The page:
The Blocks

The example aia is called AnalogAltimeter AnalogAltimeter.aia (52.5 KB) strong text

Homemade meter face and pointer included in Media with the aia.

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Use a GoogleChart Gauge to display your altitude.

A GoogleChart Gauge:

  • uses a GoogleChart Gauge html and a javascript loader stored in Media and a WebViewer
  • a LocationSensor/GPS to provide elevation information

This example seems simpler to code than creating your own gauge but it is not. This app requires javascript skills to ‘construct’ the gauge face. Designing the gauge face requires experimentation. A benefit is the AI2 code to implement the javascript is relatively simple. set WebViewer1.WevViewString to round get altitude provides an updated altitude elevation whenever the LocationChanged event occurs.

The example can switch between a 0-1000 m gauge scale and a 0-5000 m scale. The code required in the html is

                            var options = {min: 0, max:1000,
                              width: 1025, height: 308,
                             // redFrom: 4000, redTo: 5000,
                             // yellowFrom:75, yellowTo: 90,
                             minorTicks: 5,
                              majorTicks: ['0', '200', '400', '500', '800','1000']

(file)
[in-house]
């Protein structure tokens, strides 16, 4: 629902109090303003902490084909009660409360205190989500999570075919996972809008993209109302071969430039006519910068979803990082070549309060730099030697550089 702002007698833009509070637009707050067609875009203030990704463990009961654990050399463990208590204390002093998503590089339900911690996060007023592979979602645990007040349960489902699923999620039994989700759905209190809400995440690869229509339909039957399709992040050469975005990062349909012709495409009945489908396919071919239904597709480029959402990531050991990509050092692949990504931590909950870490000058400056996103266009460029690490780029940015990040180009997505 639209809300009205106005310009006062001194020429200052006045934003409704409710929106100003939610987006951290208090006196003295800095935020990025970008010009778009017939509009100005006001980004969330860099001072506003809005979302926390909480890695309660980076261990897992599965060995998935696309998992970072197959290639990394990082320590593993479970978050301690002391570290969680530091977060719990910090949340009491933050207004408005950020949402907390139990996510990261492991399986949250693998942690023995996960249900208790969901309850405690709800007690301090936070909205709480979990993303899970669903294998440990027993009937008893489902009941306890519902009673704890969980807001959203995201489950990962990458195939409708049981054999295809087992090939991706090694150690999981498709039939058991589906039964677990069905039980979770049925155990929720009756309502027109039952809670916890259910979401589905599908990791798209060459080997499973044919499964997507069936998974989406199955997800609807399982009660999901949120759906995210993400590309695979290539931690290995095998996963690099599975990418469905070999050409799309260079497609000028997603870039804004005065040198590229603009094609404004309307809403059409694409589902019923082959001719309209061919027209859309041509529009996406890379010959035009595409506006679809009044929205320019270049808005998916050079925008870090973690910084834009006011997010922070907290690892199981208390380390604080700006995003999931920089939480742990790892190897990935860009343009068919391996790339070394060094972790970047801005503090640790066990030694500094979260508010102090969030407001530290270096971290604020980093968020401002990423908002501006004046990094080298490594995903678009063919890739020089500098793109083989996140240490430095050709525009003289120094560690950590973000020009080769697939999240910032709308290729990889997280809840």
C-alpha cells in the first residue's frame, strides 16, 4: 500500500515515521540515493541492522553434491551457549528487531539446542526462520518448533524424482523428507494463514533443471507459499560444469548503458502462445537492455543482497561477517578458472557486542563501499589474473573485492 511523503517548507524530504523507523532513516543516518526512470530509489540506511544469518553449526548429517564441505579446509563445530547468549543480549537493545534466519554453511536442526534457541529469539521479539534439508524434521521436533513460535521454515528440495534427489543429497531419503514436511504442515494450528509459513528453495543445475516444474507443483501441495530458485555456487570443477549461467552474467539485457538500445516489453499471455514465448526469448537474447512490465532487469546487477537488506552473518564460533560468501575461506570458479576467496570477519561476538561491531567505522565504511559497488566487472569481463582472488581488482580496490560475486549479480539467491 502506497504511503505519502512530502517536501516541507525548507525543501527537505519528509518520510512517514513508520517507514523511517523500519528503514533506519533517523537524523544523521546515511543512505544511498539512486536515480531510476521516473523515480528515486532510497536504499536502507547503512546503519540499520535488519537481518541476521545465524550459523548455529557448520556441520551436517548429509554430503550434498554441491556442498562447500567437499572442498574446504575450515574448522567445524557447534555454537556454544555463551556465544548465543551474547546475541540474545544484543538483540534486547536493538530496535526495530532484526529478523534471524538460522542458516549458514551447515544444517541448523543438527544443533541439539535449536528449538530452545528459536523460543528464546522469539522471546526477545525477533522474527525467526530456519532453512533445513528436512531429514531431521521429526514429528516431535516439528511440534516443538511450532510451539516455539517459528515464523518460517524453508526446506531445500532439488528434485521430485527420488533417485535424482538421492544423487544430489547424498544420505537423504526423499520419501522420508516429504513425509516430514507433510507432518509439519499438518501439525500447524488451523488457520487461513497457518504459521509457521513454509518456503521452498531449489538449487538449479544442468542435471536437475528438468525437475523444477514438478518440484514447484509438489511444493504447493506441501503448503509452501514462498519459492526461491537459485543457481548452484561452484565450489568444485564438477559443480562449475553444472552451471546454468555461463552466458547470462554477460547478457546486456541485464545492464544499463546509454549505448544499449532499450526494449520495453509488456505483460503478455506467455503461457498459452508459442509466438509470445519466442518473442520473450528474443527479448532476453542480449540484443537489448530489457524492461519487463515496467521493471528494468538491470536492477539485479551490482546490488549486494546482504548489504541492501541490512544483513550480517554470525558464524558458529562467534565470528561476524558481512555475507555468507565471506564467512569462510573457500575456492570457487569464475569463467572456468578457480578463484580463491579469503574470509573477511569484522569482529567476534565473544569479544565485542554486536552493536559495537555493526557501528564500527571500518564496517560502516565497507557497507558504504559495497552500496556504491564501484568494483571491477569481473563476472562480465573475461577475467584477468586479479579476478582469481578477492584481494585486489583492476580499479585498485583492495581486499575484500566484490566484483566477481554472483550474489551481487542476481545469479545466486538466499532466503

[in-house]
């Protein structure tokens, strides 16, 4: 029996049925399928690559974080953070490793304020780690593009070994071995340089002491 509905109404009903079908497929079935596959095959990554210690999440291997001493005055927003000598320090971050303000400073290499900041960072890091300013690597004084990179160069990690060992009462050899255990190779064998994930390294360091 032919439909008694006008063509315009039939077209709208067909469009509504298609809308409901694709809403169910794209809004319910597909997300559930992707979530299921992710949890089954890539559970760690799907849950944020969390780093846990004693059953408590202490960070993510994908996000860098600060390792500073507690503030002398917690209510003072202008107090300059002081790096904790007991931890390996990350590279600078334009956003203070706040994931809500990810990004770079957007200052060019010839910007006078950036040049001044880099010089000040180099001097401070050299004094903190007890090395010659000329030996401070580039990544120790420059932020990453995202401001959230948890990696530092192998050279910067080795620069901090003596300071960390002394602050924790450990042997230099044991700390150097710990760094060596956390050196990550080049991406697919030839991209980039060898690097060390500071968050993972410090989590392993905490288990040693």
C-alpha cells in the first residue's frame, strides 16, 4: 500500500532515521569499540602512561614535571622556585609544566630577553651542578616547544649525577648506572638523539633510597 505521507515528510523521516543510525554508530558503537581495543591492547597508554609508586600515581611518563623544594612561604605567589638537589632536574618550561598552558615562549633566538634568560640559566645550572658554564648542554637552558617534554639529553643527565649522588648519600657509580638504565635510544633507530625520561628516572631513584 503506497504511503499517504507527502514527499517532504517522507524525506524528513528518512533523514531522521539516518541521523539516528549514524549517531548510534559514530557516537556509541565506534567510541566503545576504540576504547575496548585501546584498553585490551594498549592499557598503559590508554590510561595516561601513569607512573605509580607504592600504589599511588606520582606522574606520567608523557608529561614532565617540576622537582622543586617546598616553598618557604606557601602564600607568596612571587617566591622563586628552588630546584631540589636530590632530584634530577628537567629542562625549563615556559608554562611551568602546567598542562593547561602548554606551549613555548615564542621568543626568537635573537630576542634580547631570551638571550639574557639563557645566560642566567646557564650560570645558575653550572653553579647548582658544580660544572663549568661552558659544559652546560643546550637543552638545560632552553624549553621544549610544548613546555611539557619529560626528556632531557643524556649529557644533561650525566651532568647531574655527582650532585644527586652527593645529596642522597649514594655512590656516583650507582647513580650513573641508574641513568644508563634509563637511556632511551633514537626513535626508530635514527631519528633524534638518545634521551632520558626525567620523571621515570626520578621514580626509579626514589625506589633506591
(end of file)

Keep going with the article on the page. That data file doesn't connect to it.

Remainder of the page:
};

for the smaller elevations. Use

                             var options = {min: 0, max:5000,
                              width: 1025, height: 308,
                             // redFrom: 4000, redTo: 5000,
                             // yellowFrom:75, yellowTo: 90,
                             minorTicks: 5,
                              majorTicks: ['0', '1000', '2000', '3000', '4000','5000']
                           };

to display the larger elevations.

How can you displace various scales? A simple way is to use two different html files; one for each gauge calibration and switch between them as appropriate. The example uses a Switch.

The Blocks

The aia is called Altimeter3.aia. Altimeter3.aia (47.2 KB)

Uses highly modified html javascriipt posted in Forum by Chris showing an example of a GoogleChart Pressure gauge. Html’s for two gauge faces and a javascript loader are included in Media with the aia.

Compile an APK or develop using Companion

When you are developing, be sure use the developmentPath Blocks (shown with a dot in the image below); when ready to produce an apk, substitute the produceAPKPath Blocks (shown with check marks) for the development blocks. If you do not do this, your app will not compile. The default in the aia files is to use the developmentPath Blocks. Change Blocks in the Screen1.Initialize and when Switch1.Changed event handlers.

Regards,
Steve

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Fabulous tutorial Steve!

There is also a very nice Project in the App Inventor Gallery for defining Gauge Images, written by Gerard Bucas. Search for “GaugeGenerator”.

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Ciao Steve,
adesso finalmente funziona…grazie mille.
Saluti
Nicola

As of Android 11 (possibly 10) these Google Chart examples no longer work. The fix is simple: the file path should be http://localhost/GCAltitude2.html.

This works for both development and production so the code can be simplified as attached.

Altimeter3after11.aia (47.2 KB)

1 Like